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What is a black hole? Show more Show less
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Black holes are one of the most mysterious objects in the Universe. They consist of an immense amount of matter packed into a tiny volume, giving them enormous density and gravity. The gravitational pull is so high that not even light can escape, so they are invisible. These objects have puzzled astronomers and physicists for decades - what is a black hole and what do we know about them?

Properties of a black hole Show more Show less

The strange attributes of black holes have been a long studied question for scientists.
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The information paradox

Black holes create a paradox in the fundamental laws of physics that remains unsolved to this day.

The Argument

The entirety of physics is based on information. Physicists use information about the past or present to predict what will happen in the future or what has happened in the past. Information can be anything from a chemical formula to a velocity to a number of particles. A fundamental law of physics is that information is neither created nor destroyed - if it was, the predictions could not function, because the information they use to predict would not remain constant.[1] The idea of Hawking radiation escaping a black hole creates the information paradox. When objects fall into black holes, their information cannot be released out into the world, because nothing can escape the event horizon of a black hole, so presumably, the information must be contained within the black hole. However, Hawking radiation establishes that black holes slowly lose mass in the form of radiation. This Hawking radiation is pure heat and is produced in the same way regardless of what falls into the black hole. Eventually, the black hole will disappear due to losing all its mass from Hawking radiation, and the information the black hole contained will disappear with it. The information could never have escaped the black hole, is not released with Hawking radiation (because the radiation is completely thermal), and is no longer in the black hole when it disappears. The only solution seems to be that the information has been destroyed, which violates the basic laws of physics - this is the information paradox.[1]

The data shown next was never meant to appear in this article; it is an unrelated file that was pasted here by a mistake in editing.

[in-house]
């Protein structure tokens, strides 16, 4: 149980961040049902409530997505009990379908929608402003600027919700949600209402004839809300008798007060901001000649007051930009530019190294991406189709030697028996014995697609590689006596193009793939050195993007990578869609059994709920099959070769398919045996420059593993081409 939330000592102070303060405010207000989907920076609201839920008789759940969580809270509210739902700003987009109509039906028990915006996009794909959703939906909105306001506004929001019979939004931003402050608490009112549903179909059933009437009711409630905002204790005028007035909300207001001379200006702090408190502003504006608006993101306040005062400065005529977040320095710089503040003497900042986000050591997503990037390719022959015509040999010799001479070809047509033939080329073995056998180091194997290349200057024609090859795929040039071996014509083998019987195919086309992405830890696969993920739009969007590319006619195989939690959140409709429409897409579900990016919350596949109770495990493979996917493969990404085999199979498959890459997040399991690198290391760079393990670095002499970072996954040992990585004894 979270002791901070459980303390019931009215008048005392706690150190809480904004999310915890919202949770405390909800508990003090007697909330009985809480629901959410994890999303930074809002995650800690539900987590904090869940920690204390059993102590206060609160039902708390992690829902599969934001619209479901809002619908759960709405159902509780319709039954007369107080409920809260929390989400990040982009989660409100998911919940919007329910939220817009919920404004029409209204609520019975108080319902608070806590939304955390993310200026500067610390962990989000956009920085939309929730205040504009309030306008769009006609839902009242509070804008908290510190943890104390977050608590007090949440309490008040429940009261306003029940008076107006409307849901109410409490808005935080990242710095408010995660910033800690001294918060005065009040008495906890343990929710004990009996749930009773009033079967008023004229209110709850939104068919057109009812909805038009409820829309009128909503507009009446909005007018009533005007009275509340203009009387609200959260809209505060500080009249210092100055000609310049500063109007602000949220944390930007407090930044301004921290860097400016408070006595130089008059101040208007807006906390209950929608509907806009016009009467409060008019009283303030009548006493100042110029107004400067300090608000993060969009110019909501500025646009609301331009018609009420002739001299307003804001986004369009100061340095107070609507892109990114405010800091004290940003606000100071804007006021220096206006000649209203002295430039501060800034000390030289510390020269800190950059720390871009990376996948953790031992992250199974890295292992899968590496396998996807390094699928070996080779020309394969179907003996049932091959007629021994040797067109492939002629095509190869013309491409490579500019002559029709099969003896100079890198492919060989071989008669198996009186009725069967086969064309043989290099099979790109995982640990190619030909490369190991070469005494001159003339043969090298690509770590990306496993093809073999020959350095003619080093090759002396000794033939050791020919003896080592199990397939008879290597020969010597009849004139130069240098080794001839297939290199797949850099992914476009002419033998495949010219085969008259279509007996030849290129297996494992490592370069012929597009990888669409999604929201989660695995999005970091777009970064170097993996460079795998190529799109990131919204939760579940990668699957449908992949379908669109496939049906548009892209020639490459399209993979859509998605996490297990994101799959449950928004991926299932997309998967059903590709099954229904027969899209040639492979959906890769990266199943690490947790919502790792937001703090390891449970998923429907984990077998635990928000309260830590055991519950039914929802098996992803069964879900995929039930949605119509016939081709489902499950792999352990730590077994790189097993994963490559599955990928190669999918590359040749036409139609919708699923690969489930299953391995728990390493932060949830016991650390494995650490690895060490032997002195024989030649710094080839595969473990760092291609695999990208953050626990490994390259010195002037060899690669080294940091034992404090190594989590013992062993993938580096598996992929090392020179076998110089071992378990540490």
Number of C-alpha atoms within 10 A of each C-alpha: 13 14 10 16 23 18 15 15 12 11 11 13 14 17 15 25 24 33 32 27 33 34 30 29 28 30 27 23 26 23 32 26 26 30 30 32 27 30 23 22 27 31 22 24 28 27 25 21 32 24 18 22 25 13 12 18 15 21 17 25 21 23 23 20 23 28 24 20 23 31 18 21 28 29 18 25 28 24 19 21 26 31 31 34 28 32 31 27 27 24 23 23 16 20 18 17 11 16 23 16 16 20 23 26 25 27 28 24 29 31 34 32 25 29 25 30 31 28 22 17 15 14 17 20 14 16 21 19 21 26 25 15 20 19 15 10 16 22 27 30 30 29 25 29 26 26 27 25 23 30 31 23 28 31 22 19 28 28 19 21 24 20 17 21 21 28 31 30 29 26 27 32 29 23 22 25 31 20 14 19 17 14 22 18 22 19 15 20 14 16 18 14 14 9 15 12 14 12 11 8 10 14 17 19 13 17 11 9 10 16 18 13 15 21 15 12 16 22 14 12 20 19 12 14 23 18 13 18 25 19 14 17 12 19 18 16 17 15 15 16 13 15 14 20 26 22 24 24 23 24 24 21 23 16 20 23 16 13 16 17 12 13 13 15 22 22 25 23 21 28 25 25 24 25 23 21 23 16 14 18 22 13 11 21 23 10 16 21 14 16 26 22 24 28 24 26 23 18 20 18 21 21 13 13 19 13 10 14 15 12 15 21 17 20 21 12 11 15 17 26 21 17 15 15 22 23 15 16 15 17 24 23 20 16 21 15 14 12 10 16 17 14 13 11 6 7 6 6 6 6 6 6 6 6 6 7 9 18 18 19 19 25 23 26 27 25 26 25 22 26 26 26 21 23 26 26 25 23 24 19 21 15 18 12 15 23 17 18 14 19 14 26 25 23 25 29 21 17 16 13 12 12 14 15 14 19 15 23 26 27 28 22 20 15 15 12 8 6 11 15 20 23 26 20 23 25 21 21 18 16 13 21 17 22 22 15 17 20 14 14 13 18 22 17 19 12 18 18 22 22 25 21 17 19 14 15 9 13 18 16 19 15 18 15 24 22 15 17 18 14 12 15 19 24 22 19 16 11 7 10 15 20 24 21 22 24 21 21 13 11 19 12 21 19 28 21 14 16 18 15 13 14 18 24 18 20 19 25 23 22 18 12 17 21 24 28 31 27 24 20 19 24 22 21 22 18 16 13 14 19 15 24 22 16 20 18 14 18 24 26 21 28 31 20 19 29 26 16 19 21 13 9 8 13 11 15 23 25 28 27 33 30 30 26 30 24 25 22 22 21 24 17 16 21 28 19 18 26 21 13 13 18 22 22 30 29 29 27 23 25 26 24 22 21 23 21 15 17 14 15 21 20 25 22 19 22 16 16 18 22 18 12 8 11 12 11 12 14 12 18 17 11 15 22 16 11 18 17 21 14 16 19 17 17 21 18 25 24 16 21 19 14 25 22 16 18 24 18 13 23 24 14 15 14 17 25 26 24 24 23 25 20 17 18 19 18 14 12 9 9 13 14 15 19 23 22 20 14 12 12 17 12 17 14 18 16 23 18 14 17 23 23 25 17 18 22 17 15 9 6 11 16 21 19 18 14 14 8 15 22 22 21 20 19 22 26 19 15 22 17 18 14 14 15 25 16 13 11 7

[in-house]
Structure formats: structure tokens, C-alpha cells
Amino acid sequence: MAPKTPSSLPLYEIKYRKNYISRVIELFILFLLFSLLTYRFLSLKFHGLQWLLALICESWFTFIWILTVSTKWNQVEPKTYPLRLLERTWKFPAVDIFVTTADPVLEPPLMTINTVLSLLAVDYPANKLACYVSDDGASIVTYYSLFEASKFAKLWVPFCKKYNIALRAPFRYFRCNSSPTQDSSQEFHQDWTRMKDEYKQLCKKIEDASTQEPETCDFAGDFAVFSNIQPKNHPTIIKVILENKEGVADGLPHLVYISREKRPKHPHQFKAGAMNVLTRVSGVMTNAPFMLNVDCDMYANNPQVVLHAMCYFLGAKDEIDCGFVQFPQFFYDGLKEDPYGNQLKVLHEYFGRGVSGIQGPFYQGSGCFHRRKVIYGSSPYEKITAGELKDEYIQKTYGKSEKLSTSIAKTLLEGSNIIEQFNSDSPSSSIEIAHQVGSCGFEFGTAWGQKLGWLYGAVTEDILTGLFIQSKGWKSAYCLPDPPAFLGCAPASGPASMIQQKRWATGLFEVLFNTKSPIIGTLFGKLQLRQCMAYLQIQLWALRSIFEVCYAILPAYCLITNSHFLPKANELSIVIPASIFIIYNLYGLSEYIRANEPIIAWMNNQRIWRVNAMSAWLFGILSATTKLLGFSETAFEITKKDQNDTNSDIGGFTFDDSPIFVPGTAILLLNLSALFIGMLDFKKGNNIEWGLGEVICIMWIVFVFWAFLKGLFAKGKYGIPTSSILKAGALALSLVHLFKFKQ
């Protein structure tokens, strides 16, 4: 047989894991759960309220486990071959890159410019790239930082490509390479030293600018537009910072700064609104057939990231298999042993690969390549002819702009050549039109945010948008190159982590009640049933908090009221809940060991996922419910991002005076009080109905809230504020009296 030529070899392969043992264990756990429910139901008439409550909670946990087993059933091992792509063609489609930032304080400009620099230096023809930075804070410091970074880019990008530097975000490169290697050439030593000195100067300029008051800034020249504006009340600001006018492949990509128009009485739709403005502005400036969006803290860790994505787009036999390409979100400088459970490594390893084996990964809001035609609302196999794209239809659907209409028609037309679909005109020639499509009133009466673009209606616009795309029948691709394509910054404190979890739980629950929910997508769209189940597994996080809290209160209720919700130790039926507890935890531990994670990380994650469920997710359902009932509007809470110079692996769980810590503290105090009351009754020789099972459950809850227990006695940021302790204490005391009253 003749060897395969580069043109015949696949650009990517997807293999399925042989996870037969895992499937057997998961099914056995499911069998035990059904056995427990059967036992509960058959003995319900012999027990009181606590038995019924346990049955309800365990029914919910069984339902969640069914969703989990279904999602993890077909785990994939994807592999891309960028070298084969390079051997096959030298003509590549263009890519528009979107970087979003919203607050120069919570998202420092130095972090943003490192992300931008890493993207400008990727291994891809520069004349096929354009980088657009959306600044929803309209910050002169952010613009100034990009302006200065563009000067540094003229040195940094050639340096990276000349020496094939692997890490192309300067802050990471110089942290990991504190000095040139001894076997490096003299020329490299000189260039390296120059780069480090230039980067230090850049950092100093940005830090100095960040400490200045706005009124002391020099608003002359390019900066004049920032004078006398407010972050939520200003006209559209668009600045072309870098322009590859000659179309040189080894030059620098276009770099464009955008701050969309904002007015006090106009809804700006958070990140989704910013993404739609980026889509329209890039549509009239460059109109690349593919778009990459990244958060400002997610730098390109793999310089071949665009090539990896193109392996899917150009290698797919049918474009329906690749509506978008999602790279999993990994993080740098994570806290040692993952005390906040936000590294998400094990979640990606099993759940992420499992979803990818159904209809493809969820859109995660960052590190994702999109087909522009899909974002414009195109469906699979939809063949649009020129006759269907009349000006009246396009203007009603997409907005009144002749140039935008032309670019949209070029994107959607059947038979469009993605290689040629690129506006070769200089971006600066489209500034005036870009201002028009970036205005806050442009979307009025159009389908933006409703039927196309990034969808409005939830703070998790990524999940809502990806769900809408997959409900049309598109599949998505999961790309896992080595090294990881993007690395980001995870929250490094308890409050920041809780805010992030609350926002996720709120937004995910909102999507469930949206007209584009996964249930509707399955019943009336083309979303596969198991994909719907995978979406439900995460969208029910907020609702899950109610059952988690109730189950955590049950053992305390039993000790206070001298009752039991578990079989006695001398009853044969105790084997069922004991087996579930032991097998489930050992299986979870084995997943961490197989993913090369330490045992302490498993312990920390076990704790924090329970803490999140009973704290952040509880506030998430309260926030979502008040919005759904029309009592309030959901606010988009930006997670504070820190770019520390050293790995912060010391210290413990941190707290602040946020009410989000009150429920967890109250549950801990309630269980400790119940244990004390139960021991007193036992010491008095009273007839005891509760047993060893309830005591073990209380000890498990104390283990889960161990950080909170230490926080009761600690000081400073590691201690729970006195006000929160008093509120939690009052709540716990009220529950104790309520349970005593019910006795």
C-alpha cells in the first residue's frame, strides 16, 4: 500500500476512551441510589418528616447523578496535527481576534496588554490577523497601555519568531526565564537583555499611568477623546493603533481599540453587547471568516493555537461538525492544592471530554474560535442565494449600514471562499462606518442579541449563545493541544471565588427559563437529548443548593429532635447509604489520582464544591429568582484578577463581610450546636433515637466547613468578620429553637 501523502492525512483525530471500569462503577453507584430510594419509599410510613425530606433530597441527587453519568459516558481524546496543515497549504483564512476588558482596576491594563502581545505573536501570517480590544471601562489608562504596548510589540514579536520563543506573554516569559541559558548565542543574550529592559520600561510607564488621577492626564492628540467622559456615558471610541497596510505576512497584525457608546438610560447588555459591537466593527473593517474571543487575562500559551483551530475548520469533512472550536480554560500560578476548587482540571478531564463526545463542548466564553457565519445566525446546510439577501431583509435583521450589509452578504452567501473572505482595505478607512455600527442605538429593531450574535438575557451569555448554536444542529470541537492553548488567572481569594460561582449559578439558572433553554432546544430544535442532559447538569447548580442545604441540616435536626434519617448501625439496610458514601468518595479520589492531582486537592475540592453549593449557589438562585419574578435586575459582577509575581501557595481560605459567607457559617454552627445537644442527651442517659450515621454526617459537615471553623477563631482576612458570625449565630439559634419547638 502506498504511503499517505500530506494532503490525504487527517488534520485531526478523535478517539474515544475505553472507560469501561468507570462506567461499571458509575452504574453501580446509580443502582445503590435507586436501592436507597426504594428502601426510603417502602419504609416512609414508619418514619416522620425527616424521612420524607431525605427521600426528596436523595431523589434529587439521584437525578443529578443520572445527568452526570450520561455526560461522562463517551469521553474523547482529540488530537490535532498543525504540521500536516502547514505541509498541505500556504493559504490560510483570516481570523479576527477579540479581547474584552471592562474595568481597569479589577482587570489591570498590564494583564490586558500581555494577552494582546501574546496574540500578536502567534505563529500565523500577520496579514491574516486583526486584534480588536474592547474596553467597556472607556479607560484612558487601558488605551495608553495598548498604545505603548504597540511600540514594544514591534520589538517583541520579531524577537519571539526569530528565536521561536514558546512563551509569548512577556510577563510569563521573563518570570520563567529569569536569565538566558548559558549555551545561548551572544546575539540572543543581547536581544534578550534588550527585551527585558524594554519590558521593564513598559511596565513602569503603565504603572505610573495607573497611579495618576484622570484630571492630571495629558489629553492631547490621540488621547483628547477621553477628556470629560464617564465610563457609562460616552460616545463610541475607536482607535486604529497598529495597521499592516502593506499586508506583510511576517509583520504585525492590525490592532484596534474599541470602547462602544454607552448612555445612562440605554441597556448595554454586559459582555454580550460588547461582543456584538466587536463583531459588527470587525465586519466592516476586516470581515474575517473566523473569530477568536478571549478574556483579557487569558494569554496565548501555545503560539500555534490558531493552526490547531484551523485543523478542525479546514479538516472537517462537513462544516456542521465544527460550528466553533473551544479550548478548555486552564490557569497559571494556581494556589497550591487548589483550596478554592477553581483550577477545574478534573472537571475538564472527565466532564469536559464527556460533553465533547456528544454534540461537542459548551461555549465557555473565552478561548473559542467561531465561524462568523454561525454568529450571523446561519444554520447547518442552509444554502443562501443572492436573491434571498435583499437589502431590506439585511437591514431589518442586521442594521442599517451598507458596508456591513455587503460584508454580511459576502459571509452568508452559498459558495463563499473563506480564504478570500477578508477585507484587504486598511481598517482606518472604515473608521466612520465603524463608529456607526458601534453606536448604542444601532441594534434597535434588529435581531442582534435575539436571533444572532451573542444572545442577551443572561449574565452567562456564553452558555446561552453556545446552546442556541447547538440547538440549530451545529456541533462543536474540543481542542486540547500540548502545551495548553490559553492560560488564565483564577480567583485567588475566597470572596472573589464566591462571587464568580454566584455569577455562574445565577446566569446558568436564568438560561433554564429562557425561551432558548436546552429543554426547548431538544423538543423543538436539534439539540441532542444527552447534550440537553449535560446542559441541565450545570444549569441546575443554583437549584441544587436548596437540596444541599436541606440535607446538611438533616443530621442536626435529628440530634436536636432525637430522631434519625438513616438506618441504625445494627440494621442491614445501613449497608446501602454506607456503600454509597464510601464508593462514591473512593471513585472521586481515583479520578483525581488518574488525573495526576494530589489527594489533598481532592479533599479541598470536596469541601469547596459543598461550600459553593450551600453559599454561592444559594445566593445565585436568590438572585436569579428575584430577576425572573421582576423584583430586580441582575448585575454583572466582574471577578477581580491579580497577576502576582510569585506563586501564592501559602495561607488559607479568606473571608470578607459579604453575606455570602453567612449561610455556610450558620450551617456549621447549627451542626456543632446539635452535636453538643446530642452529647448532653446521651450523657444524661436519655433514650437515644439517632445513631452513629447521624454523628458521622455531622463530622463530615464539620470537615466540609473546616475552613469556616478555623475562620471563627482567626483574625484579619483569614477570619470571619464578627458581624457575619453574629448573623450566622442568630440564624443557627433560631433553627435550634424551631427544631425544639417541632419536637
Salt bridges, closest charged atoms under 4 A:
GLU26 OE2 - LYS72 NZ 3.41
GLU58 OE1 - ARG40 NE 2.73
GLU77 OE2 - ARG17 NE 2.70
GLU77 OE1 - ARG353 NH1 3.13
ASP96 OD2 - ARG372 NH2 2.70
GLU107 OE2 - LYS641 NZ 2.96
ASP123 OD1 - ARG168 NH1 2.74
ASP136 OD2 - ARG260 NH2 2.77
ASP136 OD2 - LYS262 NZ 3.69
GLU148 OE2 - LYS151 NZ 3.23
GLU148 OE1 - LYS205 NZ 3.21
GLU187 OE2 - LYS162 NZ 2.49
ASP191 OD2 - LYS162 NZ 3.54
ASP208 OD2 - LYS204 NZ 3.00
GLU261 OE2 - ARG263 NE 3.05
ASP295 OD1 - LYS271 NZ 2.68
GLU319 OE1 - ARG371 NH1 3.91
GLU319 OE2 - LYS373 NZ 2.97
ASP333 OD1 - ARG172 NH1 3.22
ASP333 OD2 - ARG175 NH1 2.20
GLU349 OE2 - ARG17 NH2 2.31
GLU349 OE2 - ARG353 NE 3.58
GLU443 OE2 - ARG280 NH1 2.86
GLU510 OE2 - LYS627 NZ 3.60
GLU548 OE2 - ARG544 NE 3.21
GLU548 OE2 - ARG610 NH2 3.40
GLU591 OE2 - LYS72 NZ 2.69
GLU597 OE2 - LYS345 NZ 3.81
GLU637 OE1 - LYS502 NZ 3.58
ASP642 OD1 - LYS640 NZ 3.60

Counter arguments

Many theories exist to solve the information paradox. Hawking radiation is not well understood, and it's possible that the information escapes with this radiation in a way physicists just don't understand yet. Perhaps, the underlying assumption that no information can be destroyed is simply incorrect, and our understanding of physics is flawed. Many times in history have scientists been majorly wrong, and this could be one of those cases. Additionally, the concept of black holes as a wormhole to another Universe could solve the paradox, because the information could be transported and released into an alternate universe through the black hole.

Proponents

Premises

[P1] Information can never be destroyed. [P2] When objects fall into a black hole, their information is contained within it. [P3] Black holes are slowly destroyed by Hawking radiation, and the information is destroyed along with them. [P4] Since the information is destroyed, but information can never be destroyed, it creates a paradox.

Rejecting the premises

[Rejecting P1] Information can be destroyed. [Rejecting P3] The information is not actually destroyed with the black holes.

References

  1. https://www.space.com/black-hole-information-paradox-mystery.html
This page was last edited on Wednesday, 26 Aug 2020 at 02:01 UTC

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